Much ado about the media
We now know the official debut of House of Cards' third season, thanks to this eerie video that got an incredible 33,862 shares (87 days from the writing of this newsletter, but who's counting?!). Every journalist ever's reaction seem to be some variation of "yessss" or "yaaaaasss" (or if you're ESPN's Jeff Borzello, "Yahtzee!"). At 8 News Richmond, Mitch Carr pretty much tweet-screamed, "Feb 27, 2015 CLEAR MY SCHEDULE," and cc'd reporter Claudia Rupcich.
In other media news, if you were wondering where world leaders go for their news, according to a new report it's mainly the New York Times, Reuters, CNN and the Economist. Meanwhile, the Associated Press releases a statement debunking Matti Friedman's claims of bias in its Gaza reporting. "AP pushes back, hard, against former staffer who claims anti-Israel bias," summarizes Lydia Polgreen with the New York Times.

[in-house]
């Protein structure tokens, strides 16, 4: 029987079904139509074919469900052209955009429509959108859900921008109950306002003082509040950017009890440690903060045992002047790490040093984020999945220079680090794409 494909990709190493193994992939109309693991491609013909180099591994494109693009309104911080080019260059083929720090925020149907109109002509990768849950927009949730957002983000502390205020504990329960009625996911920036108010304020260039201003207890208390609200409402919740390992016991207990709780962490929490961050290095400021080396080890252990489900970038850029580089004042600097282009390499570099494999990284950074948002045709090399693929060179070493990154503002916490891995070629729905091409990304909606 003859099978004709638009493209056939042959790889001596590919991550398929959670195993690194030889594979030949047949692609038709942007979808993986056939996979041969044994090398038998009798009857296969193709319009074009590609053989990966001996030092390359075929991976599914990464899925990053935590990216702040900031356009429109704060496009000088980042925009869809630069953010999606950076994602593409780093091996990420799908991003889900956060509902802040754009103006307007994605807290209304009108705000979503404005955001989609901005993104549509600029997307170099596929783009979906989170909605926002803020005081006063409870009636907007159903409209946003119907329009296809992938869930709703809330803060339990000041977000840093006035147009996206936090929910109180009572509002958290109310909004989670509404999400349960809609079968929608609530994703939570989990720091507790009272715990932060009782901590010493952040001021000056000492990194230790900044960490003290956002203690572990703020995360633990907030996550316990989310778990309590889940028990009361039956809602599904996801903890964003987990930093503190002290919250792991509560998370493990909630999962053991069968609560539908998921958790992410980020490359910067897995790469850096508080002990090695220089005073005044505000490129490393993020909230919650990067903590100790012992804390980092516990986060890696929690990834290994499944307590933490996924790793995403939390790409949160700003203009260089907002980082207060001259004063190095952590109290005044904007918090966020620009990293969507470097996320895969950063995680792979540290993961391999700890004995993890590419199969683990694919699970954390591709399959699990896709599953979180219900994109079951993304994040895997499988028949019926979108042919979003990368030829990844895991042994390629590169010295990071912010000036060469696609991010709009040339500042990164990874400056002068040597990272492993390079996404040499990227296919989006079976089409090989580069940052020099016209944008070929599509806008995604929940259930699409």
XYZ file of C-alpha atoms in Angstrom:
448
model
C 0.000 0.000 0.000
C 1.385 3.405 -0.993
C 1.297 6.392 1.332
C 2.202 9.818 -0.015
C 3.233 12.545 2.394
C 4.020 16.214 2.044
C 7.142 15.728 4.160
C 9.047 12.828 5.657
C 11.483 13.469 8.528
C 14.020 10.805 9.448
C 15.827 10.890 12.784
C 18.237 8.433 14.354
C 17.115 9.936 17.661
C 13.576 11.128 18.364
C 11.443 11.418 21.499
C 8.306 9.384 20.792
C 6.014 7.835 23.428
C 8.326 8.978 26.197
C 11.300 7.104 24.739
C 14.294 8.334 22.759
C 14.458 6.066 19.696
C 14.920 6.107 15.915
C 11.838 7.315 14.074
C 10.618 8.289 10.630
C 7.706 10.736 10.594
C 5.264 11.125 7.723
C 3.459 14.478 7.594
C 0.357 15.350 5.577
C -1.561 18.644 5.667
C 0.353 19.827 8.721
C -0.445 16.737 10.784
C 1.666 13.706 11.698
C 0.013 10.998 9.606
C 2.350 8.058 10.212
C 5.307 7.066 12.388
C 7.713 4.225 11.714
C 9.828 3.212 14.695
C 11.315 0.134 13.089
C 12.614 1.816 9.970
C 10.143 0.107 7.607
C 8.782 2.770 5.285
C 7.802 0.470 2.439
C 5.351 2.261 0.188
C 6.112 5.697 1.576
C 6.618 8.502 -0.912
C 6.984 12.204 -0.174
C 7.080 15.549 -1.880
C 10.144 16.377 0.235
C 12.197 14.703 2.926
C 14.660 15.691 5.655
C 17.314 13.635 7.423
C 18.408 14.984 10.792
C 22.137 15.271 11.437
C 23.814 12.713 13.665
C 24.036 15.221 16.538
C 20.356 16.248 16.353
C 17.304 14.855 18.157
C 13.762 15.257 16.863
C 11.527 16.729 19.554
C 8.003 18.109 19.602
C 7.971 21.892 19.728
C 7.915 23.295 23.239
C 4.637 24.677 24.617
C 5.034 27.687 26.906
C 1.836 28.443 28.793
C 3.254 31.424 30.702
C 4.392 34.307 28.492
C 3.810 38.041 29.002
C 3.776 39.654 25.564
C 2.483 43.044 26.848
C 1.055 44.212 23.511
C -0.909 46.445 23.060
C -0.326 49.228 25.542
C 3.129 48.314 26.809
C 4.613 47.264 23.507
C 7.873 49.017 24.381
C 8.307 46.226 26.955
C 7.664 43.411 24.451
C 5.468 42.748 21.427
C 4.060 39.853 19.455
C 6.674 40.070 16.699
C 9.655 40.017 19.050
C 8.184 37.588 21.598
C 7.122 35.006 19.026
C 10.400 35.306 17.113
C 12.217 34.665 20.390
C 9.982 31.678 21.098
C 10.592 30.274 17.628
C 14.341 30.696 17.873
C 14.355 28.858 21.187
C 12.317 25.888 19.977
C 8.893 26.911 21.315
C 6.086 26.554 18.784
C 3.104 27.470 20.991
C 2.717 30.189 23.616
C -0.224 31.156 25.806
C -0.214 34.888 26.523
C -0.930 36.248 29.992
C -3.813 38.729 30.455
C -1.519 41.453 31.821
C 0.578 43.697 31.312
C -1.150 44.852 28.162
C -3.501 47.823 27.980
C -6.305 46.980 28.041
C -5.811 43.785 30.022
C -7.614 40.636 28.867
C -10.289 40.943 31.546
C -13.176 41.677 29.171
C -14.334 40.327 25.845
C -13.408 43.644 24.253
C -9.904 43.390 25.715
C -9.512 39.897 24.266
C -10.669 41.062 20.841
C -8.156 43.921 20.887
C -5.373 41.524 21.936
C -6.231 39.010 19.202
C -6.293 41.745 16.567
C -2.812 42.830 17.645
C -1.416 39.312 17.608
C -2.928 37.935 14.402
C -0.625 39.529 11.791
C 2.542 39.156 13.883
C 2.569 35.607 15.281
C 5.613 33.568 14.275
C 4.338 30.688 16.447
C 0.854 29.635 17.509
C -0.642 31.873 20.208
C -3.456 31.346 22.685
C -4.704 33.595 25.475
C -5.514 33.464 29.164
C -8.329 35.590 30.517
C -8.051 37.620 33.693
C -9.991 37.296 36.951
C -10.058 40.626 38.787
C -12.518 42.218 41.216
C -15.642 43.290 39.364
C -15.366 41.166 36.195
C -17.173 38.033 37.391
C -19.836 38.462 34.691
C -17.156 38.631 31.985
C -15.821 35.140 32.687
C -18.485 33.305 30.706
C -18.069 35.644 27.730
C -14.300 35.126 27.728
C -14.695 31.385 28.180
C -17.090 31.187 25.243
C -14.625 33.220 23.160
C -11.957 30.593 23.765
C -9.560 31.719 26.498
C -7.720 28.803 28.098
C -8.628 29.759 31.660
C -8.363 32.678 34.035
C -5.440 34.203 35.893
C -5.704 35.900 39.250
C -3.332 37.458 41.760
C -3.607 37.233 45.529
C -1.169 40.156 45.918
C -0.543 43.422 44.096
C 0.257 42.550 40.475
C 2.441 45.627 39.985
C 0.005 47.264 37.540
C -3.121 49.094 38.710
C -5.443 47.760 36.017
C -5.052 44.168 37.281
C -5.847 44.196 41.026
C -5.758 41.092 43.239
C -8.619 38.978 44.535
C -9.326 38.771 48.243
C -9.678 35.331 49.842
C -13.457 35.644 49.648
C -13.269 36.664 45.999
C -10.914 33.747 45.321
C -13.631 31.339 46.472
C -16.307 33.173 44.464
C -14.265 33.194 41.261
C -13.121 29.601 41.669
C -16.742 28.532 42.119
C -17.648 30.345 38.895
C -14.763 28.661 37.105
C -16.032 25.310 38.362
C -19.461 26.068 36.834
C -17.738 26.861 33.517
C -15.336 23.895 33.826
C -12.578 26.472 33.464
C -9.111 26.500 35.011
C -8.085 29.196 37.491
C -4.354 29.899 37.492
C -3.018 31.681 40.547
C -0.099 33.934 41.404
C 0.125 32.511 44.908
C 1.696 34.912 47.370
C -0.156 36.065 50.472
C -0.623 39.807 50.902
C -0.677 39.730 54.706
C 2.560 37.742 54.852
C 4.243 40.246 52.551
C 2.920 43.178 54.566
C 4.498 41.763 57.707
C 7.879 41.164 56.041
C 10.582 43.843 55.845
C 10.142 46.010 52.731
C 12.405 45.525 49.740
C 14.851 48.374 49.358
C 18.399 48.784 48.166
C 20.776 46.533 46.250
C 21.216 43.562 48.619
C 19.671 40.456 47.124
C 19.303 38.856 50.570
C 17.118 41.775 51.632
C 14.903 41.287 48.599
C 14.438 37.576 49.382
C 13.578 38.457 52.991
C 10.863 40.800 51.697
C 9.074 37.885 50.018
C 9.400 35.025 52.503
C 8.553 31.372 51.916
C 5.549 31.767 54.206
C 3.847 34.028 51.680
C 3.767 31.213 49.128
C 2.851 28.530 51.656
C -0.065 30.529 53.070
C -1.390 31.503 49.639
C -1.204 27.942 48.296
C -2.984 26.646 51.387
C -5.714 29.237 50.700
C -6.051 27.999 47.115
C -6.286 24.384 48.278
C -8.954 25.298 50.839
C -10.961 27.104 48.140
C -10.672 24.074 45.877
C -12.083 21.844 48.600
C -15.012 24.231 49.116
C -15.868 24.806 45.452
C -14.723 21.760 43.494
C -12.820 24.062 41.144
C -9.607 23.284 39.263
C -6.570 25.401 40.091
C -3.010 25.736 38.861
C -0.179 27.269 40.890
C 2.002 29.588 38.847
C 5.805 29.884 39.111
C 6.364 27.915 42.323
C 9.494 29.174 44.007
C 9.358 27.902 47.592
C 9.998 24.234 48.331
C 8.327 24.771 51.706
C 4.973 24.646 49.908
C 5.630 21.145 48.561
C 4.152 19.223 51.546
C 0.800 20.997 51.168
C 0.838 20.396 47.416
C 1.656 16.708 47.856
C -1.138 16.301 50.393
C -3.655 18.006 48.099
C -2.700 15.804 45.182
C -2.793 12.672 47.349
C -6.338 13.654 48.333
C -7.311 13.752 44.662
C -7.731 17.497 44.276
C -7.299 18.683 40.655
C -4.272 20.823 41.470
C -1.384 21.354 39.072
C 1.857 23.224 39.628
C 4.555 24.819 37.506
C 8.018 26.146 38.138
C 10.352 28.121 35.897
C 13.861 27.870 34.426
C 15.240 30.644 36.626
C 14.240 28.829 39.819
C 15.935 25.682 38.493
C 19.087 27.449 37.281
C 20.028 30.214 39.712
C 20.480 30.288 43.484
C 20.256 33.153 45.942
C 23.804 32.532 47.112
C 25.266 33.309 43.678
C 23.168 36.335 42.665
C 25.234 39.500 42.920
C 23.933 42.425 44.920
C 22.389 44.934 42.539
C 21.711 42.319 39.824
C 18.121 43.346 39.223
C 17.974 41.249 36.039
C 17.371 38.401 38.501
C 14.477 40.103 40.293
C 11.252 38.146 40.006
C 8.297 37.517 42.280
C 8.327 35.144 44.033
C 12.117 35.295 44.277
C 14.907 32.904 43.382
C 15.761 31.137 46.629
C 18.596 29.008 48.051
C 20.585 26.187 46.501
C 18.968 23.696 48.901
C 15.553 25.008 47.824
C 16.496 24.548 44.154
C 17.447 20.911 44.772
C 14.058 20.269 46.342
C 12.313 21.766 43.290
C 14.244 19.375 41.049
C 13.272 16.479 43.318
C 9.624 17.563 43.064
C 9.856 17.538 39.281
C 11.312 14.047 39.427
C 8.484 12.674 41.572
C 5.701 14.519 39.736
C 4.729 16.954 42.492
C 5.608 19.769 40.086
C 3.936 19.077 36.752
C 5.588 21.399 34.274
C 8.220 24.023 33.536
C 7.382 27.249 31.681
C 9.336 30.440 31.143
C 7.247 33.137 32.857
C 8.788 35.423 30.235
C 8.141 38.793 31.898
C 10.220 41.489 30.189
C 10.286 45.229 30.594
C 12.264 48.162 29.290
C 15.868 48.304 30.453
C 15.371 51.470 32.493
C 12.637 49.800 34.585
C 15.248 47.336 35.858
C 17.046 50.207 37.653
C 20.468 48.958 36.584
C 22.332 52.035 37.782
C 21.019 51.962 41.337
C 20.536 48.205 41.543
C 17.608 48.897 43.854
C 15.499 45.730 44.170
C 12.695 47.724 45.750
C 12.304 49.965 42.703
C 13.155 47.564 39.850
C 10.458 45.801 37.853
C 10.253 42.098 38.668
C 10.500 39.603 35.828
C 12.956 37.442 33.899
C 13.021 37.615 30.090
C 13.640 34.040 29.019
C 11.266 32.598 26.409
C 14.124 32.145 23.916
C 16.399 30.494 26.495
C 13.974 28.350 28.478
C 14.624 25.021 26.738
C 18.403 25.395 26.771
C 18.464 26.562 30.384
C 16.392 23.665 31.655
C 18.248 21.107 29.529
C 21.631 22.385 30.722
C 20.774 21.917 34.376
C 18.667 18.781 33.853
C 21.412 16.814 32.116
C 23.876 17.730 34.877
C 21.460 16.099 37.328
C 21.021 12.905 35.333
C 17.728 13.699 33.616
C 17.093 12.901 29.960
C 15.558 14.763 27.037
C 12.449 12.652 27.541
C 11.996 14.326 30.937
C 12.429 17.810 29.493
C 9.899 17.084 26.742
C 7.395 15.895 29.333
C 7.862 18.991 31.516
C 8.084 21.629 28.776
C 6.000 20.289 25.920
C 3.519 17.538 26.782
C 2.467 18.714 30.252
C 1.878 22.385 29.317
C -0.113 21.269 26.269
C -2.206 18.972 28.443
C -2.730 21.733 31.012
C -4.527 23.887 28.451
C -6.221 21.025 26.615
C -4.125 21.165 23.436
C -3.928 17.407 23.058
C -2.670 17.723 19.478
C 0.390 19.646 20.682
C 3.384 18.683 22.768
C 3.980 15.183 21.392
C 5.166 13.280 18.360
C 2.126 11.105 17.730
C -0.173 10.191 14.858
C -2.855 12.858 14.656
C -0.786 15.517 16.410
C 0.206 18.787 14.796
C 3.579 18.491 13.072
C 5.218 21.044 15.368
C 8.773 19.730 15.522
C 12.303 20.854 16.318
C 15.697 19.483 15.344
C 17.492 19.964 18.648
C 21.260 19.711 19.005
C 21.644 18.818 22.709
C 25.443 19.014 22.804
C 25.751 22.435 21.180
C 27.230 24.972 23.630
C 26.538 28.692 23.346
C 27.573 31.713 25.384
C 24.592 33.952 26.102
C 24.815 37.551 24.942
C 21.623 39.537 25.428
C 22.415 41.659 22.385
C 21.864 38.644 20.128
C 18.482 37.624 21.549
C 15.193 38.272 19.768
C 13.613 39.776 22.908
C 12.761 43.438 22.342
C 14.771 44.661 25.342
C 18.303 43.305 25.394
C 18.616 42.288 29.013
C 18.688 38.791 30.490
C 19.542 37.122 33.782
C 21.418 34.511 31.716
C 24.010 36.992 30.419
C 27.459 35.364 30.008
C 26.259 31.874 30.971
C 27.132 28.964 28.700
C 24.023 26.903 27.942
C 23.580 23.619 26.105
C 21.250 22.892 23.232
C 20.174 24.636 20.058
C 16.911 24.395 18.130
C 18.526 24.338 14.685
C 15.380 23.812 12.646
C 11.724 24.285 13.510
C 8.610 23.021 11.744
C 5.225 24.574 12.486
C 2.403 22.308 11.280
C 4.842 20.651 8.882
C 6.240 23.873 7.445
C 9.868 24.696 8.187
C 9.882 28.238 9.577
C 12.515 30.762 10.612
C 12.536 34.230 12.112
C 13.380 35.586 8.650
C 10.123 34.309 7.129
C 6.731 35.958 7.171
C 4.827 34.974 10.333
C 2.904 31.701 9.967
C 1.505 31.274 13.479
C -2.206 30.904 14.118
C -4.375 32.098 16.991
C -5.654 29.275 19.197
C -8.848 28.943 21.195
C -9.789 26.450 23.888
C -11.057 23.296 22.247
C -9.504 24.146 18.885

Also, today is the 10 year anniversary of Brian Williams' first broadcast as the anchor of NBC Nightly News! Happy BW-iversary, everyone!
On the science beat, Nature is making all articles free to view, while i09 offers an unreserved apology for its unbalanced article on animal welfare in experimentation. "So refreshing to see a sci editor honestly own a screw-up, rather than the usual wagon-circling & doubling-down," reflects freelance journalist Ed Yong.
And of course, on the literary beat, here are the 100 Notable Books of 2014.
Now Women in Journalism just announced a new prize for the 2015 Press Awards in honor of Georgina Henry, the former deputy editor of the Guardian. And while we're on the subject of our counterparts across the pond, here's a long list of sex acts that just got banned in British porn and a heartwarming birth announcement published by an Australian couple after their son's sex change.